Nuclear Reactor Operators and Technicians


Education and Training Requirements

High School

If you wish to enter nuclear technology programs, you should study algebra, geometry, English composition, blueprint reading, and chemistry and physics with laboratory study. In addition, classes in computer science and beginning electronics will help you prepare for the technology program that follows high school.

Postsecondary Training

In the first year of a nuclear technology program at a technical or community college, you will probably take nuclear technology, radiation physics, applied mathematics, electricity and electronics, technical communications, basic industrial economics, radiation detection and measurement, inorganic chemistry, radiation protection, mathematics, basic mechanics, quality assurance and quality control, principles of process instrumentation, heat transfer and fluid flow, metallurgy, and metal properties.

In the second year, you may be required to take technical writing and reporting, nuclear systems, blueprint reading, mechanical component characteristics and specifications, reactor physics, reactor safety, power plant systems, instrumentation and control of reactors and plant systems, power plant chemistry, reactor operations, reactor auxiliary systems, and industrial organizations and institutions.

Upon completing a technical program, you will continue training once you are employed at a plant. On-the-job training includes learning nuclear science theory; radiation detection; and reactor design, operation, and control. In addition, nuclear reactor operator technicians must learn in detail how the nuclear power plant works. Trainees are assigned to a series of work-learn tasks that take them to all parts of the plant. If trainees have been working in the plant as regular employees, their individual training is planned around what they already know. This kind of training usually takes two to three years and includes simulator practice.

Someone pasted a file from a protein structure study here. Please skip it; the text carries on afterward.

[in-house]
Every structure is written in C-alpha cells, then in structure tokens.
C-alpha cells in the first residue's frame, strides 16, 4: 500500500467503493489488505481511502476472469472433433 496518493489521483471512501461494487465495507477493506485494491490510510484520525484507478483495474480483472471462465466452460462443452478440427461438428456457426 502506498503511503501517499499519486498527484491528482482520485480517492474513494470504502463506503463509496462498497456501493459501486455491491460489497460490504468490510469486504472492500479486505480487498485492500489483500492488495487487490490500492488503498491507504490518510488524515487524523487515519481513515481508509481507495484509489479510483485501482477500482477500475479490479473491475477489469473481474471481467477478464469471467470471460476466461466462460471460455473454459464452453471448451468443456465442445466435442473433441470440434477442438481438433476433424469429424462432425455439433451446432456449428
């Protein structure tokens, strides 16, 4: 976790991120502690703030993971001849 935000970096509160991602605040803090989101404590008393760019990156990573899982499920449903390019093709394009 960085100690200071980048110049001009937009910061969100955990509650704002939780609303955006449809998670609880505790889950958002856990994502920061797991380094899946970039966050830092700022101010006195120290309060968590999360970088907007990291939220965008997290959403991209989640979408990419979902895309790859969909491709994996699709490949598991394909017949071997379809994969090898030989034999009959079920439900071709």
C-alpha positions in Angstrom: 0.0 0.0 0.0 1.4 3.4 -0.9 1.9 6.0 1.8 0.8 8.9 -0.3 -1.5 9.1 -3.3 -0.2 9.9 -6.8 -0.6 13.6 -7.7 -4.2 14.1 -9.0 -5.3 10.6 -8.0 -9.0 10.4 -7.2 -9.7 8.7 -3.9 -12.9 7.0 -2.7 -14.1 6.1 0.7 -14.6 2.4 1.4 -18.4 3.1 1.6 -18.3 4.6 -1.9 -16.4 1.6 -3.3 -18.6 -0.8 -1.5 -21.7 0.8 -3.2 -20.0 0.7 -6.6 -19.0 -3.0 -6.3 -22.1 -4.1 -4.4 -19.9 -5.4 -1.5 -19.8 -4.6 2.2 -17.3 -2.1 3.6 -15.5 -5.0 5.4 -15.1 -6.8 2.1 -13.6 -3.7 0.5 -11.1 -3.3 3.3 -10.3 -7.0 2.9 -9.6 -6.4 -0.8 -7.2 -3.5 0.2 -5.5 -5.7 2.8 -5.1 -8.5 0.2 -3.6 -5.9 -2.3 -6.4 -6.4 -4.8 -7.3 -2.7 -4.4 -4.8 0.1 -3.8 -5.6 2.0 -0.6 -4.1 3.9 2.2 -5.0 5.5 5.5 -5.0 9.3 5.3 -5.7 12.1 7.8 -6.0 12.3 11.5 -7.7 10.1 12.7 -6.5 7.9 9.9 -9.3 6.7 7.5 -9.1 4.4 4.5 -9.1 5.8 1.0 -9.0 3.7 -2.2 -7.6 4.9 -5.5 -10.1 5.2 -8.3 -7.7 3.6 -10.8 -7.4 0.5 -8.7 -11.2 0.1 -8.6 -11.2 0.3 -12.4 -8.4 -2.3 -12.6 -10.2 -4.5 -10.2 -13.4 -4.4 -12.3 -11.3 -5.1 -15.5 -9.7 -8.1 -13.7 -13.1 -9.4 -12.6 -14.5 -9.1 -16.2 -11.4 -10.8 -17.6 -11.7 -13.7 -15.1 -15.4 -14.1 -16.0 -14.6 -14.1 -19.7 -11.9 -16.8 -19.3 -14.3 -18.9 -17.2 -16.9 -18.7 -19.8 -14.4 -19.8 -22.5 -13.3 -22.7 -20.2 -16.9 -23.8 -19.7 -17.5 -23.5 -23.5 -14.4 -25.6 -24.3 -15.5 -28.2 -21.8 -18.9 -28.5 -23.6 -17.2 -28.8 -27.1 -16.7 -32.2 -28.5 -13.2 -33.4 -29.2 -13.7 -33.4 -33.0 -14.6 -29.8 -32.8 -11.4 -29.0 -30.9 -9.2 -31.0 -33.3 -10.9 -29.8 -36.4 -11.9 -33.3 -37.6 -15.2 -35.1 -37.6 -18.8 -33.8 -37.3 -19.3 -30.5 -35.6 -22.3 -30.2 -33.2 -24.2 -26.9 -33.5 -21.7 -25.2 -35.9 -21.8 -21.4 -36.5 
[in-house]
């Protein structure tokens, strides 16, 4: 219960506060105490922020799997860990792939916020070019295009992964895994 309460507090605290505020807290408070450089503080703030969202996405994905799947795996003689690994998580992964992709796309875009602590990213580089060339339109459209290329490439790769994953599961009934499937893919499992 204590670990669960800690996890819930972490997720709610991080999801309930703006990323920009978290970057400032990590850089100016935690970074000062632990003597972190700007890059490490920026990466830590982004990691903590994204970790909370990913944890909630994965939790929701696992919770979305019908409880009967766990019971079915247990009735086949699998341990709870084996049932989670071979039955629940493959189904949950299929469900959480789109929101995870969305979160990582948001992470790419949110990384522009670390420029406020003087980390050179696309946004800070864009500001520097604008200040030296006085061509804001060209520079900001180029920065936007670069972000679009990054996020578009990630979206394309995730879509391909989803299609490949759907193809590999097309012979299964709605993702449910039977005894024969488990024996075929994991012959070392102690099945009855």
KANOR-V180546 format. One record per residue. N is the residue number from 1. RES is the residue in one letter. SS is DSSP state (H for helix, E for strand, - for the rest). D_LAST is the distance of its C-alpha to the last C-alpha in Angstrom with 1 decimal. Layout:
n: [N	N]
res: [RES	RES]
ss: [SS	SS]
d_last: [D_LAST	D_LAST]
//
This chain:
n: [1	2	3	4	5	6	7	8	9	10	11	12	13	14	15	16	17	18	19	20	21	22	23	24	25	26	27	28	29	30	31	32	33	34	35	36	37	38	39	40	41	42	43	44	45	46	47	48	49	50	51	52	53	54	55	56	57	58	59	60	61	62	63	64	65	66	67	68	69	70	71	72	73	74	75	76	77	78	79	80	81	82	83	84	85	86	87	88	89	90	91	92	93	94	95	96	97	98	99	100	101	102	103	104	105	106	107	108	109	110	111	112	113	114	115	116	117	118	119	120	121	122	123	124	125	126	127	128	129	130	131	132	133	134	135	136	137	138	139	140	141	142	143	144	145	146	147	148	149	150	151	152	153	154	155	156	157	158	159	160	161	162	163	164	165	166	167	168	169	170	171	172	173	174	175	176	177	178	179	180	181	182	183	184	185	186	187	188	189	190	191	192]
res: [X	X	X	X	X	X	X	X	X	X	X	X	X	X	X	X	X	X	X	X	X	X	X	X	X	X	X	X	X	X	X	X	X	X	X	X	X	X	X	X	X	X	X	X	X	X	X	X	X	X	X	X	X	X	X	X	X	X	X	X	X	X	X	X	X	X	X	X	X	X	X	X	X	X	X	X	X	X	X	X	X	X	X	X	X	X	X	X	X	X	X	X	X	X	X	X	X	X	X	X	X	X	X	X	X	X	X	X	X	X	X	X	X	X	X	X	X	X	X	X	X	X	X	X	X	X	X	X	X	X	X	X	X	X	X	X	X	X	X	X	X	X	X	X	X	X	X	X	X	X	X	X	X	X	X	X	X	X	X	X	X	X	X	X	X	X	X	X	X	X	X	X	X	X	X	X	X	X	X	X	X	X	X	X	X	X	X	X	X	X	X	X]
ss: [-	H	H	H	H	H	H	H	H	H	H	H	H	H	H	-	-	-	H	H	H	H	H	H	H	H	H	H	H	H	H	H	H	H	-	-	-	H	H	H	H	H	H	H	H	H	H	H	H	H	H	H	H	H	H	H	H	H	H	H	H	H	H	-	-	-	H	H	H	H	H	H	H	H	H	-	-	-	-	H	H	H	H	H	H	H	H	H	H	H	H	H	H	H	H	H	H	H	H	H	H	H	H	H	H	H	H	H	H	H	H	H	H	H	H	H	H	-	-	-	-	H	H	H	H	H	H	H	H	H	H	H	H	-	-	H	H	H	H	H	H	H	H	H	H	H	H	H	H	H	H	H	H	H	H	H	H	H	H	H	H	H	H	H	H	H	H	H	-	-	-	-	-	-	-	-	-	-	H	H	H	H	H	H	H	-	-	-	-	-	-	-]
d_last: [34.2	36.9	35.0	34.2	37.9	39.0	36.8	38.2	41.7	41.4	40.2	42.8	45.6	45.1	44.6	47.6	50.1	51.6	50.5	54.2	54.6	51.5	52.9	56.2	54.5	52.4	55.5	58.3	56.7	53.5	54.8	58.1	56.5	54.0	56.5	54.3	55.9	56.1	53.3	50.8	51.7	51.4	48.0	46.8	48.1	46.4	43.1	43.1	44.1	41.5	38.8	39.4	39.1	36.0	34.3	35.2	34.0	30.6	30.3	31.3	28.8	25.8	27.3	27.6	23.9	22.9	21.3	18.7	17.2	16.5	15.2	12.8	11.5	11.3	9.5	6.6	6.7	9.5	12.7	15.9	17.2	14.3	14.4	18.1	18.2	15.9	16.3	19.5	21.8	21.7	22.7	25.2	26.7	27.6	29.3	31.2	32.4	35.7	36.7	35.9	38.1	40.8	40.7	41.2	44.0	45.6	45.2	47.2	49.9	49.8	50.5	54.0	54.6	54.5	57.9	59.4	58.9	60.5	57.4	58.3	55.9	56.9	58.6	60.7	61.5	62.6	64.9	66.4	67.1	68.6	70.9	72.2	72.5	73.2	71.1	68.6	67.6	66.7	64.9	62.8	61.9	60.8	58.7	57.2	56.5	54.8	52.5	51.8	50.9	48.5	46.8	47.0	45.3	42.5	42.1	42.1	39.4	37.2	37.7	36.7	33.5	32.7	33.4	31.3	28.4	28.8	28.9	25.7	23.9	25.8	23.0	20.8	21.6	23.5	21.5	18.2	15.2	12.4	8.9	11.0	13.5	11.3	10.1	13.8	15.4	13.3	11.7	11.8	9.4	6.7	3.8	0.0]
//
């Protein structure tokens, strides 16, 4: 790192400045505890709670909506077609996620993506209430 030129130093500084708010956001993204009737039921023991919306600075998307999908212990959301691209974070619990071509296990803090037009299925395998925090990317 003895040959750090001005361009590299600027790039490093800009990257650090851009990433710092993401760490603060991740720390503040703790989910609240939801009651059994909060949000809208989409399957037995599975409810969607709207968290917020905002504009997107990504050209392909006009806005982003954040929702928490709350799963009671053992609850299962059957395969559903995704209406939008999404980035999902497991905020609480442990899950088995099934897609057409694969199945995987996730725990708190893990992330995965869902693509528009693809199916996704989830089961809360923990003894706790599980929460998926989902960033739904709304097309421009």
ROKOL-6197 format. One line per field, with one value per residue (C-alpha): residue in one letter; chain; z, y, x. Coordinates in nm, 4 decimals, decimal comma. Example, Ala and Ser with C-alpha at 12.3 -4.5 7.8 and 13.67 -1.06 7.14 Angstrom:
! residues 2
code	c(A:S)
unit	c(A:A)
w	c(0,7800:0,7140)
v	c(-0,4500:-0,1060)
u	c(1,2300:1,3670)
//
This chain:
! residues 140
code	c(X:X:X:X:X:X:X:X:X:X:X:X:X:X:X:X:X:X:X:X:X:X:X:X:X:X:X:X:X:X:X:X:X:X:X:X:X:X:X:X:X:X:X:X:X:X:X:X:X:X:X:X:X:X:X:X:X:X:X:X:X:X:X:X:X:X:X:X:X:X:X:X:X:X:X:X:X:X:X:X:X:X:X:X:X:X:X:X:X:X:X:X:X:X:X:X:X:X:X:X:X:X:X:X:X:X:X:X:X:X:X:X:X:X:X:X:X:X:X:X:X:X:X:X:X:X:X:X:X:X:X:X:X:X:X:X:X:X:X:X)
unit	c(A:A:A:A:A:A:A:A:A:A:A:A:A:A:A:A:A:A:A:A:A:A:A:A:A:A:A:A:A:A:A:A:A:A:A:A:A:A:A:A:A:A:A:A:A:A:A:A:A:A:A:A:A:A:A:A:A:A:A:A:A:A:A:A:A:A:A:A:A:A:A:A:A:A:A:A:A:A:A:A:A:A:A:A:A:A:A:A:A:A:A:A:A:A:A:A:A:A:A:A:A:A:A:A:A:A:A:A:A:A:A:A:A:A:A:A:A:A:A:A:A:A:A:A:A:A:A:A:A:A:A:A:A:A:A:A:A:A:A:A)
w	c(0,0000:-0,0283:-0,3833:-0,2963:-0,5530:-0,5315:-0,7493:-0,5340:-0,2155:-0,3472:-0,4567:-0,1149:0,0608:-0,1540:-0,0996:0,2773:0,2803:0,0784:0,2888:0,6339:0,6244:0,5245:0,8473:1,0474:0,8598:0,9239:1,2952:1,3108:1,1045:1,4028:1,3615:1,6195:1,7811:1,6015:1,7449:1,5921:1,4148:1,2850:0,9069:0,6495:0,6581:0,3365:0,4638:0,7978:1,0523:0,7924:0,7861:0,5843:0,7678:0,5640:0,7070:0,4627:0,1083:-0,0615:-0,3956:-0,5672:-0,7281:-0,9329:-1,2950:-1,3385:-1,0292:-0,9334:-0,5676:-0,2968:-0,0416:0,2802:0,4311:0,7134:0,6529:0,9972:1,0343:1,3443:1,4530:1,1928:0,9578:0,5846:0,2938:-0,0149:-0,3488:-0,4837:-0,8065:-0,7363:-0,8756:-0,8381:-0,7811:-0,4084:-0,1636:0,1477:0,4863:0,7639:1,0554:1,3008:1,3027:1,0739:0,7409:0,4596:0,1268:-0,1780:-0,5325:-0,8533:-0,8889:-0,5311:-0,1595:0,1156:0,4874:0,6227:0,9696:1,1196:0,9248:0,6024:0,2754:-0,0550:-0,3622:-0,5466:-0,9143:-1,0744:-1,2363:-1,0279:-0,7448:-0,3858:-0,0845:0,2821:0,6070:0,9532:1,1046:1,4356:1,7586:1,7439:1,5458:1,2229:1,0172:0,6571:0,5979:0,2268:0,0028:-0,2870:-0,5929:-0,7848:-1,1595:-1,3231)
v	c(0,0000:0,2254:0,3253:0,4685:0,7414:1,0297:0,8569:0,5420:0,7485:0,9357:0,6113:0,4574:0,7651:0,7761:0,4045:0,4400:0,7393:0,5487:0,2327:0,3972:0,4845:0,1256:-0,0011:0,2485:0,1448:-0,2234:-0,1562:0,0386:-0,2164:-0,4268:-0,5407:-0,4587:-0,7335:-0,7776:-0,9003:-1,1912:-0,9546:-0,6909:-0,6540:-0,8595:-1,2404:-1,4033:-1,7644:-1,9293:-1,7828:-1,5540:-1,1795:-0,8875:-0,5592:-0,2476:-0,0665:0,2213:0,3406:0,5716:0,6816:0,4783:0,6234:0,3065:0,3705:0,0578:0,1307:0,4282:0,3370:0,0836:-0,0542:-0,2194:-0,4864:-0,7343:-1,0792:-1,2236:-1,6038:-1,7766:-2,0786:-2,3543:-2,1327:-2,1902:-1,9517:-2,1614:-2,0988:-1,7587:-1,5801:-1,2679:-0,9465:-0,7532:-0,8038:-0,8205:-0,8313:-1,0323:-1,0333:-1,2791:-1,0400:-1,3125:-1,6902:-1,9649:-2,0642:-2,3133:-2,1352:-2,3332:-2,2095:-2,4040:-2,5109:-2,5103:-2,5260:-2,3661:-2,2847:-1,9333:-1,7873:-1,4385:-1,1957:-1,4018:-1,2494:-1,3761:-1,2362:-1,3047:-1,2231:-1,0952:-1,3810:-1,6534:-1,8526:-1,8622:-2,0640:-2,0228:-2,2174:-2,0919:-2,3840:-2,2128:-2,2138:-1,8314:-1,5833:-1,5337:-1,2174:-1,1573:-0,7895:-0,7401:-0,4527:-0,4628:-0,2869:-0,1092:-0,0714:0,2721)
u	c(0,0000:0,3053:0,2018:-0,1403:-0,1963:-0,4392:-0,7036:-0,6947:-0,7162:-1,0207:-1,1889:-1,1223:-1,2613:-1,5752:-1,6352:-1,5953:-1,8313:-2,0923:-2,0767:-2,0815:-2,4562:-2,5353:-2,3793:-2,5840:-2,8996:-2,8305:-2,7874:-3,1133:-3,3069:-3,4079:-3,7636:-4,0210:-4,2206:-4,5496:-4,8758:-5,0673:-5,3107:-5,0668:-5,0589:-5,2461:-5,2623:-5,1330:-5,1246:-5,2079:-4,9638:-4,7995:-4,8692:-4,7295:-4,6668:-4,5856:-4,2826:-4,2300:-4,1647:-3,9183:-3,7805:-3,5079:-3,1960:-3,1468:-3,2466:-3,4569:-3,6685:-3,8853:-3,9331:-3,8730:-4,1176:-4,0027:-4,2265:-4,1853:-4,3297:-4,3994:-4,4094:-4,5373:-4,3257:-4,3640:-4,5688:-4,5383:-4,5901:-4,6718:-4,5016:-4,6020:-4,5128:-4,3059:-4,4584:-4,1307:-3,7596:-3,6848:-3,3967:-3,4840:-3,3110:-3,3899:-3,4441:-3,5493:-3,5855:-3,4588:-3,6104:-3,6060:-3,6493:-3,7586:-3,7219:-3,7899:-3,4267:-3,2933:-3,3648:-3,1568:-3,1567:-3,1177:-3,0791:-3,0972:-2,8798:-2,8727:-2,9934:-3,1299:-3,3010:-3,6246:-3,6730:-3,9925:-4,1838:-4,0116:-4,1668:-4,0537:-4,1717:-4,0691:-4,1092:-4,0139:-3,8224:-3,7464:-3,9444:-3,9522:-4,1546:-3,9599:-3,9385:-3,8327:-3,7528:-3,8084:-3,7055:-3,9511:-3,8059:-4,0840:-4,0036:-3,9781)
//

The simulator is an exact replica of the station's real control room. The controls in the simulator are connected to an interactive computer. Working under the supervision of a licensed nuclear reactor operator, trainees experience mock events in the simulator, which teach them how to safely handle emergencies.

During this on-the-job training, technicians learn about nuclear power plant materials, processes, material balances, plant operating equipment, pipe systems, electrical systems, and process control. It is crucial to understand how each activity within the unit affects other instruments or systems. Nuclear reactor operator technicians are given written and oral exams, sometimes as often as once a week. In some companies, technicians are dismissed from their job for failing to pass any one training exam.

Some people in the industry believe that one of the most difficult aspects of becoming a nuclear reactor operator is getting hired. Because electric utilities invest a substantial amount of time and money to train nuclear reactor operators, they are extremely selective when hiring.

The application process entails intensive screening, including identity checks, FBI fingerprint checks, drug and alcohol tests, psychological tests, and credit checks. After passing this initial screening, the applicant takes a range of mathematical and science aptitude tests.

Utility companies recruit most nuclear reactor operator technicians from local high schools and colleges, fossil fuel plants (utilities using non-nuclear sources of energy), and nuclear navy programs. Knowledge of nuclear science and the discipline and professionalism gained from navy experience make veterans excellent candidates. Graduates of two-year programs in nuclear technology also make excellent trainees because they are well versed in nuclear and power plant fundamentals.